According to the most recent Census estimates, 64.6% of our state’s residents identify as “White alone, not Hispanic or Latino.” And, yet, the proportion of full-time management positions held by individuals identifying as white stood at 80% at Connecticut College, 78% at Trinity, 83% at Wesleyan, and 77% at Yale, in the fall of 2021. Even Trinity and Yale’s marginally better numbers look less impressive when considered in light of the diverse demographics of their respective metropolitan areas.
Lest one imagine such demographic discrepancies are limited to the wealthiest institutions, consider that the racial composition of administrators at the state’s other national institutions looks as bad or even worse relative to our state population. The proportion of those in full-time management roles identifying as white is 83% at the University of Connecticut, University of Hartford, and Quinnipiac, 87% at Sacred Heart, and a rather remarkable 92% at Fairfield.
To be sure, representation alone will never be sufficient to improve campus experiences and outcomes for students of color, but it is a very necessary and long overdue first step. The relatively stagnant composition of college decision-makers across the various fiefdoms of the academic bureaucracy at all of our most prominent institutions of higher learning gives rise to the understandably ubiquitous sentiments of feeling unseen and unheard among students and staff who belong to populations that continue to be marginalized and minoritized at elite, historically white institutions.
Moreover, representation without power and influence is just window dressing – diversity as performativity, neither inclusive nor equitable. The widely publicized prevalence of high turnover among professionals in various diversity roles on campuses across the country is likely also attributable to lack of institutional support and impact. Many administrators of color feel overworked and overlooked, their contributions under-compensated and their voices silenced.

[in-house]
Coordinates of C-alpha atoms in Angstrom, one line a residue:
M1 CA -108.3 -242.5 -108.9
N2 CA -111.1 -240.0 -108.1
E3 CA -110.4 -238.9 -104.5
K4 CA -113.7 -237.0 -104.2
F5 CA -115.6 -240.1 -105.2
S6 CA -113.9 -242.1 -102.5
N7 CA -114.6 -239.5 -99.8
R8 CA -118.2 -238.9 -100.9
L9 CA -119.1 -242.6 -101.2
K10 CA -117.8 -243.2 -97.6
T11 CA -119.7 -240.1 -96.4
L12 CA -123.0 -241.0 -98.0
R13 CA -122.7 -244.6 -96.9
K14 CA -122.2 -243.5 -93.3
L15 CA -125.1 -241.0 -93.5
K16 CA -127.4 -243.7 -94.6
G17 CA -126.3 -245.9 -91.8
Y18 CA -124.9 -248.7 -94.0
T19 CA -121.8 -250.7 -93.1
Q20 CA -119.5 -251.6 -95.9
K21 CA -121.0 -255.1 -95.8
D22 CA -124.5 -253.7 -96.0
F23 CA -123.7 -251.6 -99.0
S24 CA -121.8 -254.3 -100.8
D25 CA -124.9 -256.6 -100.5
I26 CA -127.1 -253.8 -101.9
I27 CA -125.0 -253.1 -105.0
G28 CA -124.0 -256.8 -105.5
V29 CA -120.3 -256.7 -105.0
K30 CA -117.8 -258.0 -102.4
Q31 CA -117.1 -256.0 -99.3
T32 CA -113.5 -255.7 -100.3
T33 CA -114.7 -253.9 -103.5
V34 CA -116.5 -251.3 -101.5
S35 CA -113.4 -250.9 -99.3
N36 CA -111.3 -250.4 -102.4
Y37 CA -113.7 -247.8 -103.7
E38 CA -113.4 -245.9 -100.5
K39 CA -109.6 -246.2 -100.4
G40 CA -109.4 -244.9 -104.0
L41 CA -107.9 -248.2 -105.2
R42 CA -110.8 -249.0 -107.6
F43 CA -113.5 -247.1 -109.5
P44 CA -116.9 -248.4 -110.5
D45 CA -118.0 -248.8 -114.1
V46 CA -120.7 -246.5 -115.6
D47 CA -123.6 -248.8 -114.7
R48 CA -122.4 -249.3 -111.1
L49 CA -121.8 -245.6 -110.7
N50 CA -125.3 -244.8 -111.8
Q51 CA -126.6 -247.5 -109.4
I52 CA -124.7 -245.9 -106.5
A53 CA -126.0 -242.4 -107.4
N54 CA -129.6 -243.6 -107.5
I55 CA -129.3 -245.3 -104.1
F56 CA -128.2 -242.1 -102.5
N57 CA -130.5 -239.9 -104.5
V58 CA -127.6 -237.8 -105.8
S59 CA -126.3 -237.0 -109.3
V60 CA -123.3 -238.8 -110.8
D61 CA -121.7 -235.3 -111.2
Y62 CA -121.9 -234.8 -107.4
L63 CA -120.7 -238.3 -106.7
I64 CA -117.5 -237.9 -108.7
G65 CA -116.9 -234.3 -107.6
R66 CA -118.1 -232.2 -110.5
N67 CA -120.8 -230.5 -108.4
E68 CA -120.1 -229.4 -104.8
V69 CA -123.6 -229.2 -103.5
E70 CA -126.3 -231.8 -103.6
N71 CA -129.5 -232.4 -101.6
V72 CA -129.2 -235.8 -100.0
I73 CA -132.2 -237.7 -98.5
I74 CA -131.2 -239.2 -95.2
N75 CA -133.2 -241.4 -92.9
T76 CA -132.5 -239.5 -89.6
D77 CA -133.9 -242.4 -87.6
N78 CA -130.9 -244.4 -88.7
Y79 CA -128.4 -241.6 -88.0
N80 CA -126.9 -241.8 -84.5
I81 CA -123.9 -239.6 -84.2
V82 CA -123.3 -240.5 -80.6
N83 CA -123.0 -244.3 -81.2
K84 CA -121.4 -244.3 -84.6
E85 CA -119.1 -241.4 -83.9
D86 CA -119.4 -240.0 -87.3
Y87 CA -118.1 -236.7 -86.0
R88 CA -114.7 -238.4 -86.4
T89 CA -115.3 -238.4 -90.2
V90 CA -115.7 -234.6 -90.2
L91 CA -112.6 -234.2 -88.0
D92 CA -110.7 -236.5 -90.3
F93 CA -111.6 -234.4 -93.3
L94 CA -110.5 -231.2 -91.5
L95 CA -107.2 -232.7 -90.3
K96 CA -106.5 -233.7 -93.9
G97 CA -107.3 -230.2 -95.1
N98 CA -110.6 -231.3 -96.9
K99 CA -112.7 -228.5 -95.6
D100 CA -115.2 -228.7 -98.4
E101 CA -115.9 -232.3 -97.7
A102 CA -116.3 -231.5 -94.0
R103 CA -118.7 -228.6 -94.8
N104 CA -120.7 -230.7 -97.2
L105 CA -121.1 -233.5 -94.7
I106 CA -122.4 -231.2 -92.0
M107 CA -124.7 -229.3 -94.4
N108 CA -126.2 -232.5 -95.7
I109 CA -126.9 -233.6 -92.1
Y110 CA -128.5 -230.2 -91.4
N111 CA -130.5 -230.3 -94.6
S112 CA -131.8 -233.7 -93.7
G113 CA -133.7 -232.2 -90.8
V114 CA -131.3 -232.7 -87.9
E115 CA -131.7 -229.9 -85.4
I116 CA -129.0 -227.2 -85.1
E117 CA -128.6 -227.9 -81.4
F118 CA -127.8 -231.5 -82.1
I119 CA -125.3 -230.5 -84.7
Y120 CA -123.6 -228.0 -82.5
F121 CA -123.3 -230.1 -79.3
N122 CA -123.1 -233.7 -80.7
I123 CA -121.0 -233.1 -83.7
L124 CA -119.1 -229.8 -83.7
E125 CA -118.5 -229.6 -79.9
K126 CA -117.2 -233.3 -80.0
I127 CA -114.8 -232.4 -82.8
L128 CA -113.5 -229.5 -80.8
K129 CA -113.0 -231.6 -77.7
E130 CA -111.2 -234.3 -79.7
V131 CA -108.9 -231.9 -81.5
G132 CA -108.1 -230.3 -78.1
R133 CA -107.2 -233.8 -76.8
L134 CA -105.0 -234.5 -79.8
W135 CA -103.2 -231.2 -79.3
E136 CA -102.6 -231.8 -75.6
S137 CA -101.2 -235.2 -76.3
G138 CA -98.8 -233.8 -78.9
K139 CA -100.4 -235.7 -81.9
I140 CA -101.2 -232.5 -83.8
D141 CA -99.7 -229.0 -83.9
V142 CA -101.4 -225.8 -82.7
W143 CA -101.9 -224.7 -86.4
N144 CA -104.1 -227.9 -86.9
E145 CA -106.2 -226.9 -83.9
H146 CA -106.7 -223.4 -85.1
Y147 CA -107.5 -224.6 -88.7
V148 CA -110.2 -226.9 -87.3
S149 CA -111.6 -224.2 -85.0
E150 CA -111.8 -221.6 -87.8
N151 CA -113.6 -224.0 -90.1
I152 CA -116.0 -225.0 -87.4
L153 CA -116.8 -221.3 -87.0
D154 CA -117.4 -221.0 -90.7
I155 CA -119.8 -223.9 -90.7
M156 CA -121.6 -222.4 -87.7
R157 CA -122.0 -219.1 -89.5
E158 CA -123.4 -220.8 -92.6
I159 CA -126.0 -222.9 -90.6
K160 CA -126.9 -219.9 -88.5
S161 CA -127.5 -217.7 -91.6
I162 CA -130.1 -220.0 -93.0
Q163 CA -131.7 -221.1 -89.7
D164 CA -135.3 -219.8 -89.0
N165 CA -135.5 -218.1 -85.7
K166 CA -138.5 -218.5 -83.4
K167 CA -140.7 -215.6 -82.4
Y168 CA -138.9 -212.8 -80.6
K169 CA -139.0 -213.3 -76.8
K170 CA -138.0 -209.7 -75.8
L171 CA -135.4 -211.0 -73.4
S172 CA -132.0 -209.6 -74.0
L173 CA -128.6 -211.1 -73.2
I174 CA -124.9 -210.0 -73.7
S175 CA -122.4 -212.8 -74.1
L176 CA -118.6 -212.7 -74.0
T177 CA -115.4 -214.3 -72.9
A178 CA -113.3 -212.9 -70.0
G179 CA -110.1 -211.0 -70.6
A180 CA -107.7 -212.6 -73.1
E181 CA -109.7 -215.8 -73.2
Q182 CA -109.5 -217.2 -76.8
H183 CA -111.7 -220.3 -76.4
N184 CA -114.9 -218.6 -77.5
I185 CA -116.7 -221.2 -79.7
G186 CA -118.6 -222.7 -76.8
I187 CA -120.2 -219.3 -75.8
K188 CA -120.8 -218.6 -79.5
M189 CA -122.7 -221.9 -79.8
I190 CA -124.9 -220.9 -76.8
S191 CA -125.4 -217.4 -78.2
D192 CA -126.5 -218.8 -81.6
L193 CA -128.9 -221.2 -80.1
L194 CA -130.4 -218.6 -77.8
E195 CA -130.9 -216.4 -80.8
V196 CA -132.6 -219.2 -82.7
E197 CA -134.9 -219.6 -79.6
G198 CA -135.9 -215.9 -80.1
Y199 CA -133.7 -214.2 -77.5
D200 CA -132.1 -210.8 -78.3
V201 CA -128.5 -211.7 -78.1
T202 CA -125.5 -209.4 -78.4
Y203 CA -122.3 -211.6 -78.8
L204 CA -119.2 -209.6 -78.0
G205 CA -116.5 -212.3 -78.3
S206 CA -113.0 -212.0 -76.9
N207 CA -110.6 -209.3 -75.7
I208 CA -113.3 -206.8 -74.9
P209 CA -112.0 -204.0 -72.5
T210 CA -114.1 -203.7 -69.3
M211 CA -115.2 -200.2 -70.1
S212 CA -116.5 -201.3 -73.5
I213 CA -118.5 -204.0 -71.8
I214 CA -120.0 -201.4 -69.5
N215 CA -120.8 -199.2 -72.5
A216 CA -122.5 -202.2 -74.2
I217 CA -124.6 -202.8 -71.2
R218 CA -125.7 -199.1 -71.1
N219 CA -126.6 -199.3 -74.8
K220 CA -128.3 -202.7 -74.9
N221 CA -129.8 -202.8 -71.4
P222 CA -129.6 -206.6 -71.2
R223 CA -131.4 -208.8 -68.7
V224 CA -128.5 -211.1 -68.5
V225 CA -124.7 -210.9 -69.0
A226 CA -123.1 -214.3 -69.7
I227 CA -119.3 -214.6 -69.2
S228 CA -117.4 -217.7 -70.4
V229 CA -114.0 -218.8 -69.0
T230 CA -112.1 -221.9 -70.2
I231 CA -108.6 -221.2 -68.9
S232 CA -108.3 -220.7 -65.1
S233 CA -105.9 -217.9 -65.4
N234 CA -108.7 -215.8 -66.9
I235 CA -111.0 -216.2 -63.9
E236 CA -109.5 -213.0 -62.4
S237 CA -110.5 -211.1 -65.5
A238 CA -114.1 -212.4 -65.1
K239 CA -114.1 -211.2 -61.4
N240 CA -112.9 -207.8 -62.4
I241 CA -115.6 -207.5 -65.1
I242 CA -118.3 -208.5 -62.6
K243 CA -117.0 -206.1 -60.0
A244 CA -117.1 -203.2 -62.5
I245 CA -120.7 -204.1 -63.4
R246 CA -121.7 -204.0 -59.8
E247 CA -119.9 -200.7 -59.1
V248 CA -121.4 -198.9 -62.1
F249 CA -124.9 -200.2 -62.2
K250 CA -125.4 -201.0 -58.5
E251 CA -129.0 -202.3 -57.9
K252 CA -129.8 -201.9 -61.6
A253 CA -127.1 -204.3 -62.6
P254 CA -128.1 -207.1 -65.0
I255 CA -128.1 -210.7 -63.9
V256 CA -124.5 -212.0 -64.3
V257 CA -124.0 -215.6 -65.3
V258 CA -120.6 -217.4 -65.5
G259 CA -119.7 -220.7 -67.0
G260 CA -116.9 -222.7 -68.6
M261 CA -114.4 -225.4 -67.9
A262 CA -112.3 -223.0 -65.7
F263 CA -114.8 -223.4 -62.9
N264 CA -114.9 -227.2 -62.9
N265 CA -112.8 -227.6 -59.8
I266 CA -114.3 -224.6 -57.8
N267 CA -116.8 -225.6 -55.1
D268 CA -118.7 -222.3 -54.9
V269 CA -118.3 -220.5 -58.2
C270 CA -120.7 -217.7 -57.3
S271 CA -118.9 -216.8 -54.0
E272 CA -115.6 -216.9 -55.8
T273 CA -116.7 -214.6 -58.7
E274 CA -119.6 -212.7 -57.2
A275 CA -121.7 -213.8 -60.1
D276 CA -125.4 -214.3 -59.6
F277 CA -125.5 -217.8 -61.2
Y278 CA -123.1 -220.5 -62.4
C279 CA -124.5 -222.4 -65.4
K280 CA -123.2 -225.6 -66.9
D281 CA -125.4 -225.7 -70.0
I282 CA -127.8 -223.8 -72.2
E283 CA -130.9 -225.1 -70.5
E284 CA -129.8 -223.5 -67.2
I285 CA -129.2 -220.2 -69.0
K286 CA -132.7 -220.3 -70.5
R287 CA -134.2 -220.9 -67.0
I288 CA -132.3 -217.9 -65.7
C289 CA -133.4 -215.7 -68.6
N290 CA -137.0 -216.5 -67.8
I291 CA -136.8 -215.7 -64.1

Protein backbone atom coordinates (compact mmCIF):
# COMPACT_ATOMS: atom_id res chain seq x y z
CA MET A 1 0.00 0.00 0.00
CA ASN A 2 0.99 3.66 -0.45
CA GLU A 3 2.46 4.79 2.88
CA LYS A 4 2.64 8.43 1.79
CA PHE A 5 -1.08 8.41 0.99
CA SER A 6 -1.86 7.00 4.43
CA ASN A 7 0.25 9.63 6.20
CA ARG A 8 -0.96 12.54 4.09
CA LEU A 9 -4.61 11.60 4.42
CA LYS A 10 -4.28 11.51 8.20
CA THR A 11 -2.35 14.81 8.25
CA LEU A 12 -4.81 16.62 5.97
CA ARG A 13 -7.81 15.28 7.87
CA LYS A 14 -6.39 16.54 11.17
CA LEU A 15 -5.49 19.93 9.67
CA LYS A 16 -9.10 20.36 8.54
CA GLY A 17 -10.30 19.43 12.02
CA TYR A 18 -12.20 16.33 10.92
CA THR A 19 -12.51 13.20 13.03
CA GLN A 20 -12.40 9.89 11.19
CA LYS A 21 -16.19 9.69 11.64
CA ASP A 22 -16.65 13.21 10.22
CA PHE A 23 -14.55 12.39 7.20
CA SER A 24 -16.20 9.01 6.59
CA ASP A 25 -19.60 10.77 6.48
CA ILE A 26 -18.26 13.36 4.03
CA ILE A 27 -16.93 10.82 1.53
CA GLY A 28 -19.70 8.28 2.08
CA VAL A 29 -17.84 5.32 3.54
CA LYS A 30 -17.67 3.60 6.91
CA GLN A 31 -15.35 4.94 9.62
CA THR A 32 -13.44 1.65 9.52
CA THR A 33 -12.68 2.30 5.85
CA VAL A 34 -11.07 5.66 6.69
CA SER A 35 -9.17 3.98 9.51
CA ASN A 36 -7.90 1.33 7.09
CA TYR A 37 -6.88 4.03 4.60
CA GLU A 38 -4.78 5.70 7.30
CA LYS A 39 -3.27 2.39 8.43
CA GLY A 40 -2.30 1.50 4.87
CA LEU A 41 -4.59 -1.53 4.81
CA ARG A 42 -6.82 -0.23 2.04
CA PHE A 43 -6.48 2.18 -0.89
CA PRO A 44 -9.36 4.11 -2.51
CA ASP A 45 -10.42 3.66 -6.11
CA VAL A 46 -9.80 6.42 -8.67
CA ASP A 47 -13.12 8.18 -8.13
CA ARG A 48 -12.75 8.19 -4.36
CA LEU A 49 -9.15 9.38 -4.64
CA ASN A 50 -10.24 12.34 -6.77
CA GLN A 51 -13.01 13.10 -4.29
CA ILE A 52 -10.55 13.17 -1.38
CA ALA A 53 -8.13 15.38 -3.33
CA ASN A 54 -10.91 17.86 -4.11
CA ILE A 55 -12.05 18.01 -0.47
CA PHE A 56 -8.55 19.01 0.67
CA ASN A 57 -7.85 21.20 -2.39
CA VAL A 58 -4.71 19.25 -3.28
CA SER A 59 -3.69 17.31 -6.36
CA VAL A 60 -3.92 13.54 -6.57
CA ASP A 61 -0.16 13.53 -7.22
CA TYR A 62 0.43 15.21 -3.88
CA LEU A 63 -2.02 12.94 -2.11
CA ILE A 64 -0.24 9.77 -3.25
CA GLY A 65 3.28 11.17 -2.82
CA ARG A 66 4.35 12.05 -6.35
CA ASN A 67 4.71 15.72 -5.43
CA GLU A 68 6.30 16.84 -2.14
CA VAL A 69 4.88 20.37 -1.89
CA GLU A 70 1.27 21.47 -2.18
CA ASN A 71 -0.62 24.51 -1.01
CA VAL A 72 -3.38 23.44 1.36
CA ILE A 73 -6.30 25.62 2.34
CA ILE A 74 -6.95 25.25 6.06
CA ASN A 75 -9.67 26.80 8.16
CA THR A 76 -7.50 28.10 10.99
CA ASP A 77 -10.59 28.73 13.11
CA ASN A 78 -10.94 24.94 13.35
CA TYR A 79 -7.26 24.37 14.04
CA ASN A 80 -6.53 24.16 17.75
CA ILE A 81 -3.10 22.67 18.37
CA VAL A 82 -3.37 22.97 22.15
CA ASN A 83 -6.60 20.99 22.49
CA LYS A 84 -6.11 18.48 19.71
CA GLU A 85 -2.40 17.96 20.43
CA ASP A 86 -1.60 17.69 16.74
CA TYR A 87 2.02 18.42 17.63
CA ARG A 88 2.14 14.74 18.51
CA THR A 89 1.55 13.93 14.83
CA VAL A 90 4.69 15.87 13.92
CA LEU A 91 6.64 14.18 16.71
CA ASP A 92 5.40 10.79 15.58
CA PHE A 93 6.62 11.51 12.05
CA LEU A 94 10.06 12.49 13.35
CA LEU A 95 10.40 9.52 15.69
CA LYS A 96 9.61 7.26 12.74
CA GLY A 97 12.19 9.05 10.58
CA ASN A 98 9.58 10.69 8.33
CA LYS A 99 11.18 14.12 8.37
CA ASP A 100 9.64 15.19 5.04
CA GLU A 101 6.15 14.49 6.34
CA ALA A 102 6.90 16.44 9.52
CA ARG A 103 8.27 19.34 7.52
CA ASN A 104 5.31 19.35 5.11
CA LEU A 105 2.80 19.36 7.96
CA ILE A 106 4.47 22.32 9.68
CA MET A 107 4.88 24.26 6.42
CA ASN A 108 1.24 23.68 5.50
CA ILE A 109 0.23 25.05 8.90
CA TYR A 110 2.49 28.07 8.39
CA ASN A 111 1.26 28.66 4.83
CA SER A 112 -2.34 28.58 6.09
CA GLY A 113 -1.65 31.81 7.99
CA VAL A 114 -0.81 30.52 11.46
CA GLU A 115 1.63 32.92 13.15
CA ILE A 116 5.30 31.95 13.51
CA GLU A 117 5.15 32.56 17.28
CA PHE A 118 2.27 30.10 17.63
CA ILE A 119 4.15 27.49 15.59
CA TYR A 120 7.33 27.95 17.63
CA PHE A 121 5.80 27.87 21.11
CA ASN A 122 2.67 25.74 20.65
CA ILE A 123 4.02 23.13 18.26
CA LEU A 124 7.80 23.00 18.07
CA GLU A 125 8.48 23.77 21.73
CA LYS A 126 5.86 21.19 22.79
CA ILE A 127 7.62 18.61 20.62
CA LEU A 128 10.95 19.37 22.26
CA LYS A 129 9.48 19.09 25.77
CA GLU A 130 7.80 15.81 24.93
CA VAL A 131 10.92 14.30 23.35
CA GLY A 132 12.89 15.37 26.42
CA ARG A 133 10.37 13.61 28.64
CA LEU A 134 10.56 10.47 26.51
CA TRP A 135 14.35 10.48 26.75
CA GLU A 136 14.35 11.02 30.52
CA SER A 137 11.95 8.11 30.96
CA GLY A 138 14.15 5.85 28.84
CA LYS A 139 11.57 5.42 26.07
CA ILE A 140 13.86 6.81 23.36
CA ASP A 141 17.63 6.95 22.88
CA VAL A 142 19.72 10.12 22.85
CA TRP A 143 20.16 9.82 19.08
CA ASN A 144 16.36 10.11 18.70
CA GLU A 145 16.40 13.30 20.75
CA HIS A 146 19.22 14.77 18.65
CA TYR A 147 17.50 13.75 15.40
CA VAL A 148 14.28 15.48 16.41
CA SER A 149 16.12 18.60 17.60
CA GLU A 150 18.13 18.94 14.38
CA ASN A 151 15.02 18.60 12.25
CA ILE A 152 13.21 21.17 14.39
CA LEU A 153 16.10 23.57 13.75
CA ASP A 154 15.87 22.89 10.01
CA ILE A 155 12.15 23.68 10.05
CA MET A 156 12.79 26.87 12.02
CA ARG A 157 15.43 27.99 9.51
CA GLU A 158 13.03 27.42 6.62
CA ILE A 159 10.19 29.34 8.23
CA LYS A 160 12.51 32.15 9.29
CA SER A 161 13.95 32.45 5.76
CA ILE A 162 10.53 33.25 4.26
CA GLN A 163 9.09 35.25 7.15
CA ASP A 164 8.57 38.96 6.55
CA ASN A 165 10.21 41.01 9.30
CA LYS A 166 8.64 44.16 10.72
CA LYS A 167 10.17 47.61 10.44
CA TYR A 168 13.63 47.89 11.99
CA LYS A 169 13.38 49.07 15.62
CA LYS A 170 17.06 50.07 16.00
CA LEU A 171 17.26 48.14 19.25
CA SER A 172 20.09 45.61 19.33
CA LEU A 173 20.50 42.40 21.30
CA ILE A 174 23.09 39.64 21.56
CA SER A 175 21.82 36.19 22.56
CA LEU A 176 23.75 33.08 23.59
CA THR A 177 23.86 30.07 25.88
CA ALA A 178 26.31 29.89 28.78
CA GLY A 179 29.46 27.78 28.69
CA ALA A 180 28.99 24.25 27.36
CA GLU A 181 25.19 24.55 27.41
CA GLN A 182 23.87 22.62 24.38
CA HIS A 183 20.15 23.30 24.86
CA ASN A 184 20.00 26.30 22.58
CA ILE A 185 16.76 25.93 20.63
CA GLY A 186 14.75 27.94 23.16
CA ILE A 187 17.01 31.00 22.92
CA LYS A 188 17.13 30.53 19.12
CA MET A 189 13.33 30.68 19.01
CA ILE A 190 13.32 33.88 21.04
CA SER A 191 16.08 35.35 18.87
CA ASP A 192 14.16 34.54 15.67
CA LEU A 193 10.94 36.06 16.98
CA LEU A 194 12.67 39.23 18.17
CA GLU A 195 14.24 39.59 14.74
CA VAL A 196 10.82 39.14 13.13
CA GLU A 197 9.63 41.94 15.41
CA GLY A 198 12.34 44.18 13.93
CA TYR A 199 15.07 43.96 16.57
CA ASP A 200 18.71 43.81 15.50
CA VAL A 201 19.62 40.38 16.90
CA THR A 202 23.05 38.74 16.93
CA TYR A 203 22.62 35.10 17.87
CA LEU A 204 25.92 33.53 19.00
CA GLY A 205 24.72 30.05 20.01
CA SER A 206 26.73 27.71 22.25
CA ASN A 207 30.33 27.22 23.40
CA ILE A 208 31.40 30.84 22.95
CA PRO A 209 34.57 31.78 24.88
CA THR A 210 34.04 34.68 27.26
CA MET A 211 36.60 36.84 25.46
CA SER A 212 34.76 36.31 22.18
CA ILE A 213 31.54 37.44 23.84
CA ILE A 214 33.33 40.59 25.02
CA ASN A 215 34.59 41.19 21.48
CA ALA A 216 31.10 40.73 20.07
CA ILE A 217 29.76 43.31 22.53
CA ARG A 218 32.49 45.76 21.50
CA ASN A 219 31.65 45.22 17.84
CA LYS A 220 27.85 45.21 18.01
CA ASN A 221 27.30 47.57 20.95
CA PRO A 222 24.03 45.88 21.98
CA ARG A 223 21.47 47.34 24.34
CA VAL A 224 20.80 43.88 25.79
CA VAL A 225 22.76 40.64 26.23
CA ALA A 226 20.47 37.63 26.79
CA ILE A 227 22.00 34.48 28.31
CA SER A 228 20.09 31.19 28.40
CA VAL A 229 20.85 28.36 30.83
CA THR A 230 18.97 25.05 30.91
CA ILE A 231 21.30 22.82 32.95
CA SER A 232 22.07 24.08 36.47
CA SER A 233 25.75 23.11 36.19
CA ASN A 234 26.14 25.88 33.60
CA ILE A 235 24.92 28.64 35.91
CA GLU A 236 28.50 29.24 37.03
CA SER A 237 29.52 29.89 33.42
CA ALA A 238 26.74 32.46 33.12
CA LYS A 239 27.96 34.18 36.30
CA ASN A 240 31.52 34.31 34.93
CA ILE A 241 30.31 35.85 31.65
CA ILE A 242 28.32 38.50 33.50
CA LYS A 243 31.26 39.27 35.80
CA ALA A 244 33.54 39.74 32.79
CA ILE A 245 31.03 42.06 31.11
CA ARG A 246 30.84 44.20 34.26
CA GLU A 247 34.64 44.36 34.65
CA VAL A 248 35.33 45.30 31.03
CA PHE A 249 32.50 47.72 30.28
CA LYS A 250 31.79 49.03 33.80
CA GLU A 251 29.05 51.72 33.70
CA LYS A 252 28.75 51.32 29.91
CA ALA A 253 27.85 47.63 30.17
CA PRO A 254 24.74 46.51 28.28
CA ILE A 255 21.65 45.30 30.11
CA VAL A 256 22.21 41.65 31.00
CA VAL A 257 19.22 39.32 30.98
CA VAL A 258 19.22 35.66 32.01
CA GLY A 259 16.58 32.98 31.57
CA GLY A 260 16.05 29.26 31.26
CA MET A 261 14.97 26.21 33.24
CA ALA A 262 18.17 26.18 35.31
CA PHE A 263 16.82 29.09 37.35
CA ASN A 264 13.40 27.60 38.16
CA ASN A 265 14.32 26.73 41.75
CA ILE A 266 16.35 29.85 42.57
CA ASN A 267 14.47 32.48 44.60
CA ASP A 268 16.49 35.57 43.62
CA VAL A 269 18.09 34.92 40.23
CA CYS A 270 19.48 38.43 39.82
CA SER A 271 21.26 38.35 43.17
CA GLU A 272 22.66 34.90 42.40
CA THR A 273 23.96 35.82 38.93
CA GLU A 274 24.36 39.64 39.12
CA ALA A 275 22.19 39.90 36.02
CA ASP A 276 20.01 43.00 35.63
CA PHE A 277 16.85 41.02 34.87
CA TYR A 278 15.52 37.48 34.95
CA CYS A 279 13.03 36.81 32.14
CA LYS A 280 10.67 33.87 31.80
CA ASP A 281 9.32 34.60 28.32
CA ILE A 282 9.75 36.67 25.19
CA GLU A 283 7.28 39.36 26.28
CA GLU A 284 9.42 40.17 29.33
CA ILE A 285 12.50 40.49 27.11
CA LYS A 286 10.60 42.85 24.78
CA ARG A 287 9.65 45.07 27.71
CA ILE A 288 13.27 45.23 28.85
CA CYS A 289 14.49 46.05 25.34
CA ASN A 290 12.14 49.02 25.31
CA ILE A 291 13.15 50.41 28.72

What lessons might be learned from thoughtful consideration of recent events at a small liberal arts college in New London? After more than two decades working in higher education, I believe the protests at Conn should serve as a timely reminder of the much wider extent of failed diversity, equity, and inclusion efforts across most higher education institutions in our state (and our country).
In the end, it’s not simply about having a smattering of token Black and brown faces here and there, but about having enough of us in the right places – in meaningful numbers across an organization, with meaningful power and influence. A single individual in a highly visible chief diversity officer role (whether they stay or go) cannot possibly effect change in the absence of the broad support that can only be realized through a serious and sustained organizational commitment to inclusive and equitable hiring and promotion practices throughout an institution.
We can only hope that the next president of Connecticut College will demonstrate such seriousness of purpose – and set an inspiring and desperately needed example for all of our state’s colleges and universities.
Sourav Guha is a member of the Connecticut Mirror Community Editorial Board.